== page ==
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Talking proper-like about Jesus Christ

faceofchristBelow are some “grammatical rules” for talking about Jesus Christ, from Ben Myers Faith and Theology blog (too good not to re-post).  He writes, “I’m sure I’ve missed some important points, but here are the twelve rules I came up with. Each is a negation followed by an affirmation”:

1. Not to speak of Christ in any way that sidelines his human experience. Jesus Christ is truly human.

2. Not to speak of Jesus in any way that sidelines the divine depth beneath his human experience. Jesus Christ is truly God.

3. Not to divide Christ’s divinity and humanity, or to give the impression that he sometimes functions as God and sometimes as a human. Jesus Christ is divine and human in one person.

4. Not to give the impression that Christ’s divinity is fully contained within his humanity, or that his divinity is limited by his human experience. The human nature of Jesus is assumed by the person of the eternal Word.

5. Not to divide redemption from creation, or to give the impression that Christ invades a world that is alien to him. Human beings were created after the pattern of the same eternal Image that has become incarnate in Jesus.
6. Not to divide Christ’s person and work, or to give the impression that Christ is merely the instrument by which God achieves salvation. Salvation is a person: Jesus Christ.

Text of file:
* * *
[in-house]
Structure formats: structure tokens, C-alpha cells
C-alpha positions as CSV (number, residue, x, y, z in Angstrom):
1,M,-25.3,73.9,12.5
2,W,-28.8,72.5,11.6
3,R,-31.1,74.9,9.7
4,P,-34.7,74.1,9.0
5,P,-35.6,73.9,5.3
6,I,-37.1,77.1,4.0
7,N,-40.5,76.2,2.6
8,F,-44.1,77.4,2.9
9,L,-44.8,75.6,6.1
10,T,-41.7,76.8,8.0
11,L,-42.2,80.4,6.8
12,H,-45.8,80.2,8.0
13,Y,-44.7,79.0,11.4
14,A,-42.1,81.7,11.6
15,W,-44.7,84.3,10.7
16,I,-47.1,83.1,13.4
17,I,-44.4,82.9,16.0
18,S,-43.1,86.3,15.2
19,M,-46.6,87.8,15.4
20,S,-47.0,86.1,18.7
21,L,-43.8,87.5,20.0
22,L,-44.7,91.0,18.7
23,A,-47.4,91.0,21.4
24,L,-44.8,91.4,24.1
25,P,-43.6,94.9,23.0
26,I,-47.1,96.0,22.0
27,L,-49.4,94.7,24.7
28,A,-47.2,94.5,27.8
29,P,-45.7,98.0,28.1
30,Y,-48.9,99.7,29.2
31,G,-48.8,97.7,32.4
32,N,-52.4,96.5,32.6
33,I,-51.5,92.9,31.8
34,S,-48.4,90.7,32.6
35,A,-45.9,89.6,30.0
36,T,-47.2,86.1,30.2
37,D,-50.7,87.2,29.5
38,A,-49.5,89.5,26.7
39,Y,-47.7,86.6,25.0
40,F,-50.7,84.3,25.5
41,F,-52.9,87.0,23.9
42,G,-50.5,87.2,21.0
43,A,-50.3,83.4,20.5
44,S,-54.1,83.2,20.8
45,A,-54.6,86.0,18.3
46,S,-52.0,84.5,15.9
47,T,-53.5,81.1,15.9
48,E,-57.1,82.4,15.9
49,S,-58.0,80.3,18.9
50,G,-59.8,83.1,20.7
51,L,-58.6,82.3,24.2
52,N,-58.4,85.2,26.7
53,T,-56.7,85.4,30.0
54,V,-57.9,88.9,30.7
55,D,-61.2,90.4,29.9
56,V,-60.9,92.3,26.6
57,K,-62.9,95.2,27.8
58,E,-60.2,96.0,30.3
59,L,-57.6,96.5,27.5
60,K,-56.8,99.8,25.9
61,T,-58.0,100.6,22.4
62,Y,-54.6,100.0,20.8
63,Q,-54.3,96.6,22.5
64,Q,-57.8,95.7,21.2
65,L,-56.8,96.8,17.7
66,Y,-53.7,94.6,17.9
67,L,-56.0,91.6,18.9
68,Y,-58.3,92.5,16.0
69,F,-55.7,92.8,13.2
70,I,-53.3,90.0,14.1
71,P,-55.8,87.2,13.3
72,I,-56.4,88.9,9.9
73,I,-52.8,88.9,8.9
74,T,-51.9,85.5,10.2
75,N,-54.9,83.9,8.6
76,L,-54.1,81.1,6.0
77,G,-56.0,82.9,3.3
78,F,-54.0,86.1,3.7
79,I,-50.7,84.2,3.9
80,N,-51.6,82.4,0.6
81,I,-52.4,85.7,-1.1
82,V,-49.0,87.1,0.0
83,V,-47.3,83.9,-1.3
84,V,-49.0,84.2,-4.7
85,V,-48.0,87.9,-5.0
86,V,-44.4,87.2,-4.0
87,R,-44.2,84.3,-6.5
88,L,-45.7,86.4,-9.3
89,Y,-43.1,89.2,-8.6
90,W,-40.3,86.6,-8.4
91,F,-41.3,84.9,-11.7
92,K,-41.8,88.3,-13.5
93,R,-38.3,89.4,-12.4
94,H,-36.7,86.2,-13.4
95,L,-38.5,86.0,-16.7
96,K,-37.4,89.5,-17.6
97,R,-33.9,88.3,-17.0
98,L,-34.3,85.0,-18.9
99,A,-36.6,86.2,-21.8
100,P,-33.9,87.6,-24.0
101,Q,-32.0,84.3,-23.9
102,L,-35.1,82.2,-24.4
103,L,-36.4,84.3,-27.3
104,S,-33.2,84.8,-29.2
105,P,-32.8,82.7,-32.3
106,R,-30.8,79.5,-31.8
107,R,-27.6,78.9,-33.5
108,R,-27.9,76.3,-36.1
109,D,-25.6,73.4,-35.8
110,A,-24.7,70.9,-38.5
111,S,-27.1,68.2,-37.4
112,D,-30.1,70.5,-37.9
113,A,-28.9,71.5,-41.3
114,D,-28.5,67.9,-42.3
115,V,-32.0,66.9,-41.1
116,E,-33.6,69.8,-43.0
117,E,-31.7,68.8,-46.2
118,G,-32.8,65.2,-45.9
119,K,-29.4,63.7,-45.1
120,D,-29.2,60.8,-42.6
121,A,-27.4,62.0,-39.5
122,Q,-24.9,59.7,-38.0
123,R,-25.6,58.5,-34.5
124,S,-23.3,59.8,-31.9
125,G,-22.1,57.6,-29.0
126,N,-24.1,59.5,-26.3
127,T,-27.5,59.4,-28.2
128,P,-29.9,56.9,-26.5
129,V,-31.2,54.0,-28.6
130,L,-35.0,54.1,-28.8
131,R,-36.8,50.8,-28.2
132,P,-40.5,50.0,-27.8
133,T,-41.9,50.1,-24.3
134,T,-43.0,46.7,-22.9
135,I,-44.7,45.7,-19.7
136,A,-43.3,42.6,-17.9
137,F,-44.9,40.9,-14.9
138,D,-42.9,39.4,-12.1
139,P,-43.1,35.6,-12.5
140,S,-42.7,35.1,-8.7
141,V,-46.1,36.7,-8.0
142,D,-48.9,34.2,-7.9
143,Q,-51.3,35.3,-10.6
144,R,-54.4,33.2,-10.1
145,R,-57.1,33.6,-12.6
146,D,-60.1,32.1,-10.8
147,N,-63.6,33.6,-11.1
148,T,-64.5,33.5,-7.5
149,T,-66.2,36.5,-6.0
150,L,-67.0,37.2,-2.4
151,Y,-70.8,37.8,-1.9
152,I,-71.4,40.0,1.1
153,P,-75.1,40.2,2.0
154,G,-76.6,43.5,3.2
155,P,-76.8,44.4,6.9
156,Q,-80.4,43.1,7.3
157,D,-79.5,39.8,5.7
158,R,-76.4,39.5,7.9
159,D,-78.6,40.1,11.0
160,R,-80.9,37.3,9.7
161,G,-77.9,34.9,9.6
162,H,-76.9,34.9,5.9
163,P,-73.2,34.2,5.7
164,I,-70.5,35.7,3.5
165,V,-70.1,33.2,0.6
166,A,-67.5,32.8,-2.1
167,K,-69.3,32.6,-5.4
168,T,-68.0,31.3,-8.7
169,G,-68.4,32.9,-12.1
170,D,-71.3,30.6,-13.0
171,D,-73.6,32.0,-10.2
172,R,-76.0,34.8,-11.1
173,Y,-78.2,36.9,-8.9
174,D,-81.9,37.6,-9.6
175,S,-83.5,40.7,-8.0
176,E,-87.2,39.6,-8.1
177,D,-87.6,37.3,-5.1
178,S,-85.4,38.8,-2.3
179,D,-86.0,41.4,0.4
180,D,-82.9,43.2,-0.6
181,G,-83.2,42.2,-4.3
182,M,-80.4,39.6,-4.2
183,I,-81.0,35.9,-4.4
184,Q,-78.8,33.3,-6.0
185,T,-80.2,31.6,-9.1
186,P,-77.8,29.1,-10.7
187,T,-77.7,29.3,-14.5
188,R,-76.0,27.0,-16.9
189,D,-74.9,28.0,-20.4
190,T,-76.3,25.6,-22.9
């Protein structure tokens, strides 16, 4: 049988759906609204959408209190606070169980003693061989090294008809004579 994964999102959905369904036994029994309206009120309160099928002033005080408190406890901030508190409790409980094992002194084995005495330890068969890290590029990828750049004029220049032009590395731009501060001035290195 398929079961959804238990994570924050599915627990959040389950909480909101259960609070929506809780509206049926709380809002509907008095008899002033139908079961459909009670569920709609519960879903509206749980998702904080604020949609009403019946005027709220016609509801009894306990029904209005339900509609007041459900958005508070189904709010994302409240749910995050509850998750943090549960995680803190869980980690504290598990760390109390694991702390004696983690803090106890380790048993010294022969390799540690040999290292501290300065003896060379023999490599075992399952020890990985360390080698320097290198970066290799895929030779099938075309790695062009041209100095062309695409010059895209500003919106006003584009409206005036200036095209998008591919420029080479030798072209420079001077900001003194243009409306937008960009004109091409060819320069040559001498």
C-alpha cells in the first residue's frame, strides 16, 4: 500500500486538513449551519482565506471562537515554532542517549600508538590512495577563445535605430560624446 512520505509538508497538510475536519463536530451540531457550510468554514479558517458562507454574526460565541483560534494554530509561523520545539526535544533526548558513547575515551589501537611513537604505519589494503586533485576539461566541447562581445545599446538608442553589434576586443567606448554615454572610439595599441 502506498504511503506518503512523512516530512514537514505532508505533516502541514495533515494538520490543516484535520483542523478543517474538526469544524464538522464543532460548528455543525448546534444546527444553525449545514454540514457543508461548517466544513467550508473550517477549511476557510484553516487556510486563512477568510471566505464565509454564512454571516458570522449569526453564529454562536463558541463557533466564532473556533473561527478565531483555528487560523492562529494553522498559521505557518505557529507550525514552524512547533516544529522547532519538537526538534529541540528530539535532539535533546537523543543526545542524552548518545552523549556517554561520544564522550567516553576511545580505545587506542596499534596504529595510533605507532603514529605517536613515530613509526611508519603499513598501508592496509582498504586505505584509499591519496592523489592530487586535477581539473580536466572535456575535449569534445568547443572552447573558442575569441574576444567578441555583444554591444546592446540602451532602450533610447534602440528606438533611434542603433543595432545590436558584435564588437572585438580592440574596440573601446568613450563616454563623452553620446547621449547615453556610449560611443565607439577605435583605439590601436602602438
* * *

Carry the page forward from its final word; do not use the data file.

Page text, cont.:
7. Not to divide Christ’s life, death, and resurrection, or to give the impression that he achieves salvation at just one moment of his career. The total life-journey of Jesus Christ – from his birth, to his ministry of teaching and healing, to his death and resurrection – is the saving event.
8. Not to speak of Christ’s death as a mere preliminary stage on the way to resurrection. Jesus Christ is the Priest whose death abolishes the power of sin and death. He is the humble God.
9. Not to speak of Christ’s resurrection as a mere reversal of his death. Jesus Christ is the King whose resurrection exalts and glorifies human nature. He is the deified human.

10. Not to speak of Christ in any way that implies that he is absent, or to give the impression that the church’s task is to make Christ present. Jesus Christ is the Prophet who reveals himself. He is present always and everywhere as the divine-human light of the world.

11. Not to divide Christ from Israel’s history, or to give the impression that the New Testament abolishes the Old. As Prophet, Priest and King, Jesus Christ is the surpassing fulfilment of Israel’s messianic hopes.

12. Not to speak of Christ as if he were relevant only to some people in some cultures and circumstances. Jesus Christ is present to all people, in all times and places, as their divine-human Prophet, Priest and King. The church trusts and proclaims, but never possesses, this Messiah.

 

The amazing picture above, called Face of Christ is by Tracy Hatton, and is currently on loan to the wonderful retreat centre Mary and Martha at Sheldon, South Devon, and located in the tiny chapel on the grounds.

The one below was taken by me a while ago and is posted here to lament the end of summer and the beginning of the Dark Ages of Months….

Meadow